Gaylene Preston’s My Year with Helen delivers a fascinating portrait of Helen Clark on a mission – and a laconic account of the exasperating circumstances wherein she hit the glass ceiling at the United Nations.
Early in the film the former PM spells out her primary professional objective: find herself a job where she can “do a power of good.” Keen to discover what that might look like in 2015, Preston followed Clark to Botswana in her third top-ranked position at the UN, heading up the UN Development Programme. She didn’t know that in the year that followed Clark would also be campaigning for the position of secretary general.
The election of the UN’s top official had once been so secretive that not even the candidates knew they were in the running. For 2016 the UN announced that the contest would be much more transparent. Considering the organisation’s remits around gender equality, the time felt ripe for the first female secretary general in its 80-year history. Clark was one of seven women to announce their candidacy.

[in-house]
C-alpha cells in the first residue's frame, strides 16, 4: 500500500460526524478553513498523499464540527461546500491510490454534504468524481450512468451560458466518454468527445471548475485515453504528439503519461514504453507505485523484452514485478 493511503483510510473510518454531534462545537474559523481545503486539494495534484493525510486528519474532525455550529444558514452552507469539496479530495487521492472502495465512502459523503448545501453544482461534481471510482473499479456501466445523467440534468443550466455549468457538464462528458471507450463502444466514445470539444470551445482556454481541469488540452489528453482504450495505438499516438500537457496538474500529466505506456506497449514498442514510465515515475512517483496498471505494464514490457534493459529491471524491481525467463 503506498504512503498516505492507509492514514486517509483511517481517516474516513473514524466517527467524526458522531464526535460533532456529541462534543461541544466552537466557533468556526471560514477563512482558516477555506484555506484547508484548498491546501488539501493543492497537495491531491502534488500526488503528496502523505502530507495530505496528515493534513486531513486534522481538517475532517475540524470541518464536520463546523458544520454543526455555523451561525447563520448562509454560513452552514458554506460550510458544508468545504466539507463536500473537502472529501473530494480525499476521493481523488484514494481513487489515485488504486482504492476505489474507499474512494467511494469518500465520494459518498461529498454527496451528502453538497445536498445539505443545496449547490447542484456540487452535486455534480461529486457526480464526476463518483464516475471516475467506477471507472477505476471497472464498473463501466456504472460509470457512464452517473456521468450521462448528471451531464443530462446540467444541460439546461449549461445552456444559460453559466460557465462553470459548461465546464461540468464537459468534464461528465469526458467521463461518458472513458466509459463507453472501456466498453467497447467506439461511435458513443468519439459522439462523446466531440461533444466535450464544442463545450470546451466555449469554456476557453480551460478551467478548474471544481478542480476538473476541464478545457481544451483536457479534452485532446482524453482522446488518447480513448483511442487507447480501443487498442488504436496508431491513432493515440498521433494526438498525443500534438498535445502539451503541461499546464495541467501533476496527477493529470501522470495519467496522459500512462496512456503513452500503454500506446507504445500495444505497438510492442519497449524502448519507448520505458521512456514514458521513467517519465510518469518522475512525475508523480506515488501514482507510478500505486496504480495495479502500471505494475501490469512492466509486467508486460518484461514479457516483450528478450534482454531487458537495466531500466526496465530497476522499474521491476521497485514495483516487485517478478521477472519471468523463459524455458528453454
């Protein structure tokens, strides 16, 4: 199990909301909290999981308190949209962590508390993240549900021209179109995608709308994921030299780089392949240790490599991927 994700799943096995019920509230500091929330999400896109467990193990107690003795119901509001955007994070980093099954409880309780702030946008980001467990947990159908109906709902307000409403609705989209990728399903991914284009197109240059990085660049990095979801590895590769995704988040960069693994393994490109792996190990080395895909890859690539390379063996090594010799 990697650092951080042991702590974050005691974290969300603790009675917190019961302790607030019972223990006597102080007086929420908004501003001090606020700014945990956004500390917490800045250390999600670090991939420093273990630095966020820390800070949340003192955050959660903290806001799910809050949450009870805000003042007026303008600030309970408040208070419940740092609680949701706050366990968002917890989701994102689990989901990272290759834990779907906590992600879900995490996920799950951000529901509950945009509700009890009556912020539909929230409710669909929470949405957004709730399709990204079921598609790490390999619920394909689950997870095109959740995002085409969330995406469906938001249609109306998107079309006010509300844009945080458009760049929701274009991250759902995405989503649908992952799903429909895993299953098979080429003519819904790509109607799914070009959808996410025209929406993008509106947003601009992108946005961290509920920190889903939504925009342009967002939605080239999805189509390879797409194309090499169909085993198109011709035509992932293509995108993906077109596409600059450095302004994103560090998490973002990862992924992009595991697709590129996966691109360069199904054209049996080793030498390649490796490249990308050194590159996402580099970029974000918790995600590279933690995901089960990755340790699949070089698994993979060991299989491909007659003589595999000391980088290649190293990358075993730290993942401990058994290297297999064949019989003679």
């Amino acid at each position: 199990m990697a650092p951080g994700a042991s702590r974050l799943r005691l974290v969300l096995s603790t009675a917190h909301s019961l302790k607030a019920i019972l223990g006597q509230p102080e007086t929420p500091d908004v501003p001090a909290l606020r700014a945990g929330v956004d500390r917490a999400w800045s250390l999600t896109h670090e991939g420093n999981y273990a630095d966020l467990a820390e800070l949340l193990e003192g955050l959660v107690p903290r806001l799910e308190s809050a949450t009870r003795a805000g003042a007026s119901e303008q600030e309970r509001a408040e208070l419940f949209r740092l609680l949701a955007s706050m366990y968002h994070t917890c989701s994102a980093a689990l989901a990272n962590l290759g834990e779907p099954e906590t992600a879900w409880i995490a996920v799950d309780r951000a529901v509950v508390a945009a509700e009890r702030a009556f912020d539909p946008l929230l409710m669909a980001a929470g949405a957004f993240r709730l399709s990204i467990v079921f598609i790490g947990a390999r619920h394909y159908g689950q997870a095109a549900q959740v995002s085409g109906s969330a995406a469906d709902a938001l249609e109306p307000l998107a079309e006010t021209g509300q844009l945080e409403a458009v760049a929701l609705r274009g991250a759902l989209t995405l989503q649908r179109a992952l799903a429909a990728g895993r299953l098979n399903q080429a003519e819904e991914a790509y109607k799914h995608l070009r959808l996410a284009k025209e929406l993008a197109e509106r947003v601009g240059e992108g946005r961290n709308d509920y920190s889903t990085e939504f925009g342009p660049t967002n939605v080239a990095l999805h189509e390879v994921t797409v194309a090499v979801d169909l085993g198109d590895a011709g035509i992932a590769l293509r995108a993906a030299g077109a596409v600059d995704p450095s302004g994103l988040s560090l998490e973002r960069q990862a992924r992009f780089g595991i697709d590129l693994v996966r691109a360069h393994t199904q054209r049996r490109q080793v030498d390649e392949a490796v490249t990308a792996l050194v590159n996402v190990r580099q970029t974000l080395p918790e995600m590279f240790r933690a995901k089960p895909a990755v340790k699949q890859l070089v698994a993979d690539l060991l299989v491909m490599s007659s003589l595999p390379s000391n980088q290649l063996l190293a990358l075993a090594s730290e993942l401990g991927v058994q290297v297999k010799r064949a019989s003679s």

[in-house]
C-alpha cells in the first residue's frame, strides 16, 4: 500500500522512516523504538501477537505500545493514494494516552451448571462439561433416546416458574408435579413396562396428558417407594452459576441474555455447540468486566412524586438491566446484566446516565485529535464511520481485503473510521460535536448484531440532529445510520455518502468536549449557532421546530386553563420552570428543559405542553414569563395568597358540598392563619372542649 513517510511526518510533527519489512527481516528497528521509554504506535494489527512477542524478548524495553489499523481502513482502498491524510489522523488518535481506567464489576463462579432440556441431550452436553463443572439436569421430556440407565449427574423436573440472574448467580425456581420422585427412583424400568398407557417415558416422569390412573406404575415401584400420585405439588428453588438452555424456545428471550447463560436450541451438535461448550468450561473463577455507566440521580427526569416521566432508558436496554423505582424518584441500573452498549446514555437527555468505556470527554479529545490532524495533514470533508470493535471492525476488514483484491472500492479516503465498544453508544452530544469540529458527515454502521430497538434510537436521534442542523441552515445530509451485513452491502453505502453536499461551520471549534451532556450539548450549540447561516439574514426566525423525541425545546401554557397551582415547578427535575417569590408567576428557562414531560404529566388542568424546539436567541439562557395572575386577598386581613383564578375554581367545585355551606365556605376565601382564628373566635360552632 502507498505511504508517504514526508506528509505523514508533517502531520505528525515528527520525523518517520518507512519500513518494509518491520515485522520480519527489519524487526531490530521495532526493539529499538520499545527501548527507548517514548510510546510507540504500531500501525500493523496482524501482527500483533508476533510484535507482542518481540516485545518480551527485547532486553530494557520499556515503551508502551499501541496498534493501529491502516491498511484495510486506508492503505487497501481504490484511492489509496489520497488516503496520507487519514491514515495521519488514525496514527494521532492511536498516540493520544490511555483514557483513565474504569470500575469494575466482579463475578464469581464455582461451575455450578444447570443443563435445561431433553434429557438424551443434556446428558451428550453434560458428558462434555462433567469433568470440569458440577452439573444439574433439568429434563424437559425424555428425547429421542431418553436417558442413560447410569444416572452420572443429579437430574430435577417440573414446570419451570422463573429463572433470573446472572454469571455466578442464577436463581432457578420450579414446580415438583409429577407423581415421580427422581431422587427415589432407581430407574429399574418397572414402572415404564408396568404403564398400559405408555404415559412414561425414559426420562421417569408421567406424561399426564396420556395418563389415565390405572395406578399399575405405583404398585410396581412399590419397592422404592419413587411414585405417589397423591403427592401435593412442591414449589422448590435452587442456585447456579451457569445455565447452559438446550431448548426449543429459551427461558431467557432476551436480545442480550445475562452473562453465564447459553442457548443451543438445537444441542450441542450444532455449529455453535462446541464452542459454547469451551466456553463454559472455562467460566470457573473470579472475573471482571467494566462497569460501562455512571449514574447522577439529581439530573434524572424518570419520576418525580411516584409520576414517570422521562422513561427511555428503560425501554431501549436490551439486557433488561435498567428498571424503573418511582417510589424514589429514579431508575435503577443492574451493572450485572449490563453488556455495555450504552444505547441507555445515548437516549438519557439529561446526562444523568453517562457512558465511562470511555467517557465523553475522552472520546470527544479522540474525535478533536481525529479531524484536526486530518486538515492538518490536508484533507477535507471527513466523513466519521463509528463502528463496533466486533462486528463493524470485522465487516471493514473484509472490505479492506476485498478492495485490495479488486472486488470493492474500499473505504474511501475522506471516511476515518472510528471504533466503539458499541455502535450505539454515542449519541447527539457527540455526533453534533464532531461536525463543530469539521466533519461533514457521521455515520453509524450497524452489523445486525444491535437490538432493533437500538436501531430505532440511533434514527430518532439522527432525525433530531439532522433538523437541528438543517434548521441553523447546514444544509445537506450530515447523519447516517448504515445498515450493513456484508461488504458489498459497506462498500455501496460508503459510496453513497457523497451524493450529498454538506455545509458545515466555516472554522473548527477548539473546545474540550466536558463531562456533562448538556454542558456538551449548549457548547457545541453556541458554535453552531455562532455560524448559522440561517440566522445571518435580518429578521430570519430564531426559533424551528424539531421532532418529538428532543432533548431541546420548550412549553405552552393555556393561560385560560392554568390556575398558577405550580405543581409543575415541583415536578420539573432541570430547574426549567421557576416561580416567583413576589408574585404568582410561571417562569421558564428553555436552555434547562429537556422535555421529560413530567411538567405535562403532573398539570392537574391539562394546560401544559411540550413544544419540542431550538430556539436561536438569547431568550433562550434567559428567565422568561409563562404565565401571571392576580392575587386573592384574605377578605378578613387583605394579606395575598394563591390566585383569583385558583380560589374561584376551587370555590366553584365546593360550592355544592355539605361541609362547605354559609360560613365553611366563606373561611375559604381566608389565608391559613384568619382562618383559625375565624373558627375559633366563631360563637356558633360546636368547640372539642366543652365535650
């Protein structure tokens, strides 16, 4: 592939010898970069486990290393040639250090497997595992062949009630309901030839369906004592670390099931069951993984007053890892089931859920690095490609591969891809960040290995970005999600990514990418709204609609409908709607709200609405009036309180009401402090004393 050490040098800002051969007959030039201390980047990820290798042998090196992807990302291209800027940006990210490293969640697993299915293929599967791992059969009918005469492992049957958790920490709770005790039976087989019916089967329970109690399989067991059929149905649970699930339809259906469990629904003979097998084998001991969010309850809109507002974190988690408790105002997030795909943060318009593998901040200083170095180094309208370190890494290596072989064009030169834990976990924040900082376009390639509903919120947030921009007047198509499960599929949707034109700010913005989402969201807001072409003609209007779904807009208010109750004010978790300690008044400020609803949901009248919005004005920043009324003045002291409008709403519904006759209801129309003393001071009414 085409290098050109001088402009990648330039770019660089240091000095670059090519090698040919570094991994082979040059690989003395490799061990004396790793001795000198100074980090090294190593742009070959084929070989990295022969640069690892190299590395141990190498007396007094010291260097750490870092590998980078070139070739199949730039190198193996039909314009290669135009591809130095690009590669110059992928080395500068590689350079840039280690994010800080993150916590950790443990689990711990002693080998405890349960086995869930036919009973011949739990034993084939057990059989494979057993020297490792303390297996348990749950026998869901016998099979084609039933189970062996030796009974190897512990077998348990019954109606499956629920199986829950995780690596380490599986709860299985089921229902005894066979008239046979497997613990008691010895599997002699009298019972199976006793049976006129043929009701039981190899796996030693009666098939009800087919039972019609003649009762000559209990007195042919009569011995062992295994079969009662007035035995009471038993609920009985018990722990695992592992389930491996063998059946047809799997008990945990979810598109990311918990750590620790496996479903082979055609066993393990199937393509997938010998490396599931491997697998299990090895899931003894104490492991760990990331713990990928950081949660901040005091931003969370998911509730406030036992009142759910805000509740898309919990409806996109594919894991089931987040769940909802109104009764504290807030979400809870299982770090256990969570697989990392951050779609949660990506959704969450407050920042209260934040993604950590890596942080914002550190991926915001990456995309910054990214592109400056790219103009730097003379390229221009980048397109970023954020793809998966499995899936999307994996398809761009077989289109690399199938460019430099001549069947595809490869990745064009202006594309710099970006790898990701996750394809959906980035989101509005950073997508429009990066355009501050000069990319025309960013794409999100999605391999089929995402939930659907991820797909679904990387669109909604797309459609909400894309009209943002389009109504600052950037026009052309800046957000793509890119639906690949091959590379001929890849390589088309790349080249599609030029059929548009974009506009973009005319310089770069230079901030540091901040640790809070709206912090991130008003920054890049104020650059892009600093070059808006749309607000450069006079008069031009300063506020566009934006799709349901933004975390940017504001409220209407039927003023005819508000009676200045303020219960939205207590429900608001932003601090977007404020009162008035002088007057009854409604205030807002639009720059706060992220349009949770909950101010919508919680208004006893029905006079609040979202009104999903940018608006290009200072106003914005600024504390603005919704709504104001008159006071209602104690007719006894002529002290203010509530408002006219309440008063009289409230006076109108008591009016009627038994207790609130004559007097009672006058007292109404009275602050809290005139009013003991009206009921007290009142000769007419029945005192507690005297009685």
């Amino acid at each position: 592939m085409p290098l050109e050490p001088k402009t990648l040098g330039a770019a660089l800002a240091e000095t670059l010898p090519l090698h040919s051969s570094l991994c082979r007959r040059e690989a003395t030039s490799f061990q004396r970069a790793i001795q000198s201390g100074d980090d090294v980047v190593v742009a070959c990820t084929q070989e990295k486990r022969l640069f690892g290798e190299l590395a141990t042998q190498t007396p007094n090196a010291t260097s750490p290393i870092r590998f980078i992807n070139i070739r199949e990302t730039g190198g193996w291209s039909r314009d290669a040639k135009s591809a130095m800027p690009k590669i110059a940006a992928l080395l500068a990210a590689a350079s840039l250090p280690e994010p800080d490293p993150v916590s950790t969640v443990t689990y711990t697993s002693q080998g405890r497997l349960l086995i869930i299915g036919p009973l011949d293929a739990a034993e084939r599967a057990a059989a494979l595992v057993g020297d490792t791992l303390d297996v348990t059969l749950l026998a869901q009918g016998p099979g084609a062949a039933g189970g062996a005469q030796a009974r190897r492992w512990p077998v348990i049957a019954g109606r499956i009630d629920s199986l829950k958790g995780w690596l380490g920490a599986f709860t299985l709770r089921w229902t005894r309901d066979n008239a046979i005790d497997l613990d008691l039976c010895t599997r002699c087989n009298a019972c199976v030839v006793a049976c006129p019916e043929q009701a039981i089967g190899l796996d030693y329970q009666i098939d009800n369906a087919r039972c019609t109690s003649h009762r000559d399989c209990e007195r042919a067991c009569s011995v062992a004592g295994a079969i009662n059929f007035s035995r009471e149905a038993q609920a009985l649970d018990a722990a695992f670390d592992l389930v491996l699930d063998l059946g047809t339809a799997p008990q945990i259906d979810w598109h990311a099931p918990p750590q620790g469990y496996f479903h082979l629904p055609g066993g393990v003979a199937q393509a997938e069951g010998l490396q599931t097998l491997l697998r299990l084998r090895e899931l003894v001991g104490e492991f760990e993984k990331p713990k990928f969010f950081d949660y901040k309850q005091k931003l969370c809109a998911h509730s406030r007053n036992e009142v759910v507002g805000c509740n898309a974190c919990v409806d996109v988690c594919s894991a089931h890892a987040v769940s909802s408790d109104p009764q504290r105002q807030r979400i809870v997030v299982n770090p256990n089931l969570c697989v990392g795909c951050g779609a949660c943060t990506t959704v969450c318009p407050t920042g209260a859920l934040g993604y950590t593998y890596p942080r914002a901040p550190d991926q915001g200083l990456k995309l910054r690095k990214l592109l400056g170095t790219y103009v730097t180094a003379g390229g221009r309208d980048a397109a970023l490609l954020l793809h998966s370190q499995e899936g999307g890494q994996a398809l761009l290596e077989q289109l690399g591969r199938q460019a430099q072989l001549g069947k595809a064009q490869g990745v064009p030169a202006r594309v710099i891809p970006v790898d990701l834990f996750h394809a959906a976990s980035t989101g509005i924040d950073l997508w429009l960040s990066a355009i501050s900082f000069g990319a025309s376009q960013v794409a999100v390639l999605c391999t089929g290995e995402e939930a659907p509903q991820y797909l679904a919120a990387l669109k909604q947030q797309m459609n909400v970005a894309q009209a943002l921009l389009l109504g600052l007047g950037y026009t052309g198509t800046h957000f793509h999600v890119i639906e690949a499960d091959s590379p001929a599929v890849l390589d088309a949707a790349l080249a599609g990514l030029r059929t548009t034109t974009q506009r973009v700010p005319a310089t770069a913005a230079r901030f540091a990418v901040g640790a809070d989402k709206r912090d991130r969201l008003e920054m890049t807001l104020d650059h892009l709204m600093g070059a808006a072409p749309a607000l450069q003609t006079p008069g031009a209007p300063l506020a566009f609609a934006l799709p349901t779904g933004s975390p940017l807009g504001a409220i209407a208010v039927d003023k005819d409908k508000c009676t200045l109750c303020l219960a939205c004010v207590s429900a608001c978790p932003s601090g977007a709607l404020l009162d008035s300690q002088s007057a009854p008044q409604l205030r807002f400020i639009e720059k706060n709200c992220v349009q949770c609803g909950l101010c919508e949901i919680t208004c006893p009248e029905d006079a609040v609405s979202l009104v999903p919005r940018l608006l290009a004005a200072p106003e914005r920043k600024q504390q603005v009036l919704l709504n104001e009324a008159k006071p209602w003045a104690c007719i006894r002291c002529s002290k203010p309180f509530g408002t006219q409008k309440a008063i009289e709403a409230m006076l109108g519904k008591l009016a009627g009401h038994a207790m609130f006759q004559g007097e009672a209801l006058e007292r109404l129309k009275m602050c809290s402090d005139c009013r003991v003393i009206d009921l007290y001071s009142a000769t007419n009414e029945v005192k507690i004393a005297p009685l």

The media love a horse race, and politicians, diplomats and feminist organisations were immediately abuzz with speculation and opinion. Shuttling between a forthright Clark and official UN briefings which reveal nothing, Preston singles out a wealth of clued-up commentators and shrewdly observes multiple angles to the story. Nothing anyone has to say is intended to convince you that this was a transparent process, or even, in fact, a race.
Clark is dignified and resilient in the face of loss. She can always congratulate herself on having had Preston on hand to mine her disappointing experience and discover in it the fuel for future fire.